In this work, we demonstrate an active electro-optical Q-switching at 1.34 μm modulated by langasite (LGS) crystal, meanwhile, we use Nd:YVO4 as the laser crystal for generating lasers at 1.34μm due to its large stimulated emission cross section and short fluorescence lifetime. The LGS electro-optic Q-switched lasers have the maximum repetition rate of 100 kHz with output power of 2.42 W, the pulse energy could be 24.2 μJ, and the pulse width of 2.4 ns. Based on the theory of active Q-switching [10, 21–24], the optimal pulse energy with a repetition rate of 100 kHz in the langasite (LGS) electro-optical Q-switching could be calculated. The theoretical calculations of the pulse energy have been found to be well agreed with the experimental data. The repetition rate of 100 kHz and the pulse width of 2.4 ns in this langasite (LGS) electro-optical operation represents the highest repetition rate and narrowest pulse width among the active electro-optic Q-switching.
2. Experiments and results
An electro-optical Q-switcher was designed to be a plane-concave laser cavity according to the theoretical analysis. In our previous work, an “odd transit time” design had been presented with only rotating a quarter wave plate, which simplified the laser cavity configuration . The detailed experimental setup was performed in Fig. 1 as follows. The pump source was a fiber coupled LD at 808 nm. The pump light was focused onto the laser crystal with a focusing system with a compression ratio of 1:1 and the fiber radius was 100 μm with a numerical aperture of 0.22. Two a-cut Nd:YVO4 laser crystals were used as the gain media with the doping concentration of 0.5 at% and 0.27 at%, respectively. The dimensions for the 0.5 at% Nd:YVO4 are 4 × 4 × 7 mm3, and those of the other one are 3 × 3 × 9 mm3. The 4 mm × 4 mm transitive surfaces of the laser crystal have been polished, and the 3 mm × 3 mm surfaces of 0.27 at% Nd:YVO4 was polished and AR coated at 1064 nm and 1342 nm. The input mirror M1 was plane with AR coating at 808 nm, 1064 nm and high reflective (HR) coating at 1342 nm. The output mirror M2 was concave with a curvature of 100 mm and the transmission (T) at 1342 nm were 10% and 20%. The power was measured by a power meter (1918-R, Newport, Inc.). The length of laser cavity was set to be 75 mm because of the influence of thermal lens effect. The polarizer, LGS electro-optical crystal and quarter wave plate (QWP) were inserted the laser cavity in order. The LGS electric-optical crystal was cut along Z axis with dimensions of 4 × 4 × 20 mm3 (X × Y × Z). The transmission surfaces (4 mm × 4 mm) of LGS crystal have been polished and coated AR films at 1064 nm and 1342 nm, and the Y-Z surfaces were coated with Au. The quarter wave voltage was 4600 V according to the theoretical calculation with an aspect ratio of 1:5. The laser propagated in the LGS crystal along Z axis with the light polarization direction at the angle of 45° to X axis. Because of the optical activity, the light polarization was rotated to be 22° after propagating the electric-optical crystal along the Z axis, which leads that the QWP will rotate the angle of 22°. The voltage driver has the maximum output voltage of 5000 V with a repetition rate of 100 kHz and a rising time of 8 ns. The temporal pulse behaviors of the LGS electric-optically Q-switched laser were measured by a MSO72504DX digital oscilloscope (23 GHz bandwidth and 50 GS/s sample rate, Tektronix, Inc.).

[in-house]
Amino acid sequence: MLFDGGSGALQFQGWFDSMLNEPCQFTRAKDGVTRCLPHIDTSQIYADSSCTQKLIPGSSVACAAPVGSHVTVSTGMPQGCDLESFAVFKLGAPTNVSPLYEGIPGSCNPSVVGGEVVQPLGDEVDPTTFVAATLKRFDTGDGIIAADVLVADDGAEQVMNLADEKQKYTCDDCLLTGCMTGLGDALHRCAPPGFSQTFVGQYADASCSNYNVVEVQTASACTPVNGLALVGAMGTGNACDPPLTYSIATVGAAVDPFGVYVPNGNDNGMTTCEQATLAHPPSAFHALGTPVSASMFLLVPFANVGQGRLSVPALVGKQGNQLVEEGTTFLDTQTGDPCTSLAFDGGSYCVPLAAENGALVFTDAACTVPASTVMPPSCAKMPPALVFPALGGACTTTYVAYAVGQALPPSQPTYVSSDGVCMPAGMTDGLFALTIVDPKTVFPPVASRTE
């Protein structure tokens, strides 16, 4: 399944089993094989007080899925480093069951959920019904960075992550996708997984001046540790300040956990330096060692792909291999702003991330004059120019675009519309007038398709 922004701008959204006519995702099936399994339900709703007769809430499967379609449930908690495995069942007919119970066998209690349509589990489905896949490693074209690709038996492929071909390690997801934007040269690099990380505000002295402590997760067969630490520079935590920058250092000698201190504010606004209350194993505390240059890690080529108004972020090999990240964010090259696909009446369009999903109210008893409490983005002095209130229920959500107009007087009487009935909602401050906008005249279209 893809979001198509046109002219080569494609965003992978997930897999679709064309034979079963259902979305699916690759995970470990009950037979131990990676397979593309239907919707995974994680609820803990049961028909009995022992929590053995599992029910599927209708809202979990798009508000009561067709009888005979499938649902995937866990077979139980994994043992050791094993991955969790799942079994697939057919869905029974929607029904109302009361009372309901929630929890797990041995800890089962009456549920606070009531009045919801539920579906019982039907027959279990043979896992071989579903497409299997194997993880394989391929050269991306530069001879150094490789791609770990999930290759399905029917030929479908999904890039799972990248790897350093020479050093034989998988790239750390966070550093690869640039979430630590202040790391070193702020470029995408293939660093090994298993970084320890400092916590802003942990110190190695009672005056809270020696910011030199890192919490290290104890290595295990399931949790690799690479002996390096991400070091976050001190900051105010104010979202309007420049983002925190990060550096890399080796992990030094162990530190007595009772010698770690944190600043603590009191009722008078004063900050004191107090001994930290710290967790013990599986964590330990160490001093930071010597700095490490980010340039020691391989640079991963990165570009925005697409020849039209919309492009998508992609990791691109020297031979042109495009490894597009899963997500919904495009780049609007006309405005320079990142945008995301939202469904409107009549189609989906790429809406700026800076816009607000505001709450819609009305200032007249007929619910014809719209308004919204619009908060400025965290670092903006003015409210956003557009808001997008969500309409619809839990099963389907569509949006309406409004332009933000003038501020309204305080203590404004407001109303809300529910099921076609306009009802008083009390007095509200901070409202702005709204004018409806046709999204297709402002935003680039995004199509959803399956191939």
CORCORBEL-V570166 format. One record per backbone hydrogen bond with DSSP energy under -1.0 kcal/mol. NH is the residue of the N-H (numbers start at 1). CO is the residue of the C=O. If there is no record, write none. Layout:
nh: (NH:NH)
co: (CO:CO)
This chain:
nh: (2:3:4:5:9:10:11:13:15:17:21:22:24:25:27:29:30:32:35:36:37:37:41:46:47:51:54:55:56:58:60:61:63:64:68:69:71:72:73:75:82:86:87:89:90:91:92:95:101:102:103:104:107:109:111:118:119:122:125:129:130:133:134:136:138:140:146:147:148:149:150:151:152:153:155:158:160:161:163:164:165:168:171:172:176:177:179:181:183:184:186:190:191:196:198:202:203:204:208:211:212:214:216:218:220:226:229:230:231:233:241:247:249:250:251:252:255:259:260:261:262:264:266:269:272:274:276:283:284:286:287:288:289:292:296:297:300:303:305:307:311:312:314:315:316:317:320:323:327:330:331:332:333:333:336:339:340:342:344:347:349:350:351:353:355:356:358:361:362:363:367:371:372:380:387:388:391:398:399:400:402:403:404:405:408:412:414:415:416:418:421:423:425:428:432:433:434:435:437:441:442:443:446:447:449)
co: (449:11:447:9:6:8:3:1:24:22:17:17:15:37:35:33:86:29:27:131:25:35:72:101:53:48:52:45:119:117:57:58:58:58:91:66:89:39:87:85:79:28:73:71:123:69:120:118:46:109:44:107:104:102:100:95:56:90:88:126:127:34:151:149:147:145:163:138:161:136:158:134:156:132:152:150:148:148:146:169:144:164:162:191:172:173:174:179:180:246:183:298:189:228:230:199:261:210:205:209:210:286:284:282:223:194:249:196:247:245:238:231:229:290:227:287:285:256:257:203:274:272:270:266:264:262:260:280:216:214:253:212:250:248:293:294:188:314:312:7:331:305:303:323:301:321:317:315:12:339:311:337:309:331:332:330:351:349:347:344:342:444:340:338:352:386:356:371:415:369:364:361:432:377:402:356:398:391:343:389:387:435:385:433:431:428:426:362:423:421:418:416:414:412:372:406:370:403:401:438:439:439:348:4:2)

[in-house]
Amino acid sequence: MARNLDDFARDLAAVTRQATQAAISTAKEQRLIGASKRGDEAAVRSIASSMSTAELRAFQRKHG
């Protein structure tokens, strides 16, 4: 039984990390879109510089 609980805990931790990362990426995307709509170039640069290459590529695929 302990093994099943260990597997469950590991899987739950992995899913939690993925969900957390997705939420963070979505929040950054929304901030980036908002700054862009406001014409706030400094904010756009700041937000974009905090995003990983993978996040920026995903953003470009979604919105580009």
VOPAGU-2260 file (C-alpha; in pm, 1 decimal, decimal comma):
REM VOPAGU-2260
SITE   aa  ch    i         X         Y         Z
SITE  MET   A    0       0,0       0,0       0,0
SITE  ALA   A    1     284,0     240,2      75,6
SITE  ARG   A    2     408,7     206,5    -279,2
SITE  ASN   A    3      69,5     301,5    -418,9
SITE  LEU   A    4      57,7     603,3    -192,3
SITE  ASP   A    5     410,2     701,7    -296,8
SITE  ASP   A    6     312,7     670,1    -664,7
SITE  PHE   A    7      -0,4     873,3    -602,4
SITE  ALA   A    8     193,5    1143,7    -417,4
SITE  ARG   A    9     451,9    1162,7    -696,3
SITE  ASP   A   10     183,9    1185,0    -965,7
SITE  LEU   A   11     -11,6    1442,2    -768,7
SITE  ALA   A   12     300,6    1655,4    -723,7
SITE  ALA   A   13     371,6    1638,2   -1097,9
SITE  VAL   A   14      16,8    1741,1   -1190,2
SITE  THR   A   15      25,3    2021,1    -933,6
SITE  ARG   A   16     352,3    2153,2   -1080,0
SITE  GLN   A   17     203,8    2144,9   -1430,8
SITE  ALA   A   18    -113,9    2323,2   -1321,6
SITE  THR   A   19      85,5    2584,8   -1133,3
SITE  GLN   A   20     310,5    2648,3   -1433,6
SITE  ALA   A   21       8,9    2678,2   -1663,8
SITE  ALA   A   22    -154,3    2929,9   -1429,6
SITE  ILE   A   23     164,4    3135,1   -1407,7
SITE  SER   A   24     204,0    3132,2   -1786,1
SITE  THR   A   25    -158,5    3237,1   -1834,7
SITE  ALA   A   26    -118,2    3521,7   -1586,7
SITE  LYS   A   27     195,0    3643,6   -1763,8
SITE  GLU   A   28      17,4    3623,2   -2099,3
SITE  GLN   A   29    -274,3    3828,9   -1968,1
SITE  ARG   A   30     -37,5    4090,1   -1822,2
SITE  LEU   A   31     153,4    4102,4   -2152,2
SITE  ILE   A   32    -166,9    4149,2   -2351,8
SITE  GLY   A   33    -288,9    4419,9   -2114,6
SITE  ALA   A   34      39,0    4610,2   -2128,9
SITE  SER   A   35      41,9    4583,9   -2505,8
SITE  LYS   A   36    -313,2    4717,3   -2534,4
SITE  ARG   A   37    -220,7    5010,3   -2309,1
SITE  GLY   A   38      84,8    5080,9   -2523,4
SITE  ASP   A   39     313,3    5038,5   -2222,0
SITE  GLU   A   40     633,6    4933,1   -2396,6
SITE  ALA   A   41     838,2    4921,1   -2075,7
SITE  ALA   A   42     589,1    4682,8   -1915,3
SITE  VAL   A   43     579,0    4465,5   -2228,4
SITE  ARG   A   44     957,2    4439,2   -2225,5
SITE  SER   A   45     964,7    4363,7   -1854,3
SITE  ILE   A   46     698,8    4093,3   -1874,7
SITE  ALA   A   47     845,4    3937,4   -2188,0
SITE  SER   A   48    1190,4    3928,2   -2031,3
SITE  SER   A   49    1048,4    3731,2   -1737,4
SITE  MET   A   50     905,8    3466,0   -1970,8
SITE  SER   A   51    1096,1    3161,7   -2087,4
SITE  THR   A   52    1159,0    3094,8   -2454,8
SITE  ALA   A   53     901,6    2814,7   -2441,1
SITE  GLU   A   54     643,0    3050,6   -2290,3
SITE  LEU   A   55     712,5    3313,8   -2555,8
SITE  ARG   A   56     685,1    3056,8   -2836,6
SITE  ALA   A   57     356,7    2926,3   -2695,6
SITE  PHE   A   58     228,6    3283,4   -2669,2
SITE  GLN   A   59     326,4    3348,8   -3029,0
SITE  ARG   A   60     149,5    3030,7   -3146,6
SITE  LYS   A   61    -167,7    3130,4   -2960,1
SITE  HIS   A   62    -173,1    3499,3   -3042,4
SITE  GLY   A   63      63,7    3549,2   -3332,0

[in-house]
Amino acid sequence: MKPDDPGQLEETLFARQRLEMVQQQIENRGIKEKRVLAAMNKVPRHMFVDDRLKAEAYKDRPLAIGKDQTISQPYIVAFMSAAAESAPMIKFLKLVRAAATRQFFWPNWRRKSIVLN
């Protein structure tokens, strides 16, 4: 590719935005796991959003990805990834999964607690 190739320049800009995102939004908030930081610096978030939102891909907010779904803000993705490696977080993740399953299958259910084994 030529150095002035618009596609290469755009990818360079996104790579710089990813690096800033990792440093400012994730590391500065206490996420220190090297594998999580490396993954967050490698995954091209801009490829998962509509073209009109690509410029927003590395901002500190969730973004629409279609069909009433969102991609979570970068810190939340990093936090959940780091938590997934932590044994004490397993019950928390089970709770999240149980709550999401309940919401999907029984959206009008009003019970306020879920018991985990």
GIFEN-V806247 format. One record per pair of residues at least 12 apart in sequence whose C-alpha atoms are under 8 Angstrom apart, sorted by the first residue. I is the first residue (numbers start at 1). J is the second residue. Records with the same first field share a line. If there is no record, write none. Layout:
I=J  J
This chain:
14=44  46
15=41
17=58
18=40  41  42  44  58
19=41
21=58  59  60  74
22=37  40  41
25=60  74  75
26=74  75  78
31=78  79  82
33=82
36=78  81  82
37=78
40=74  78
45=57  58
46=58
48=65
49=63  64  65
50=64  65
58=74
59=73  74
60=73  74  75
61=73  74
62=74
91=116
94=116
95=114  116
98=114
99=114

The continuous-wave (cw) Nd:YVO4 crystal lasers were achieved by removing the polarizer, the LGS Q-switcher and QWP out of the cavity, and the results are shown in Fig. 2(a). From the figure, it can be found that for the 0.5 at% Nd:YVO4 crystal, when the absorbed pump power was 16 W and T = 10%, the maximum cw laser power could be achieved 4.58 W with a slope efficiency of 35%. And with the T = 20% output coupler, the maximum cw output power was reduced to 3.88 W, and the slope efficiency was also drop down to 27.8%. However, for the 0.27 at% Nd:YVO4, the maximum cw output power was 4.28 W with a slope efficiency of 29.4% under the absorbed pump power of 16 W when T = 10%. When the transmittance of output mirror was 20%, the maximum cw output power was 4.02 W with a slope efficiency of 27.3%.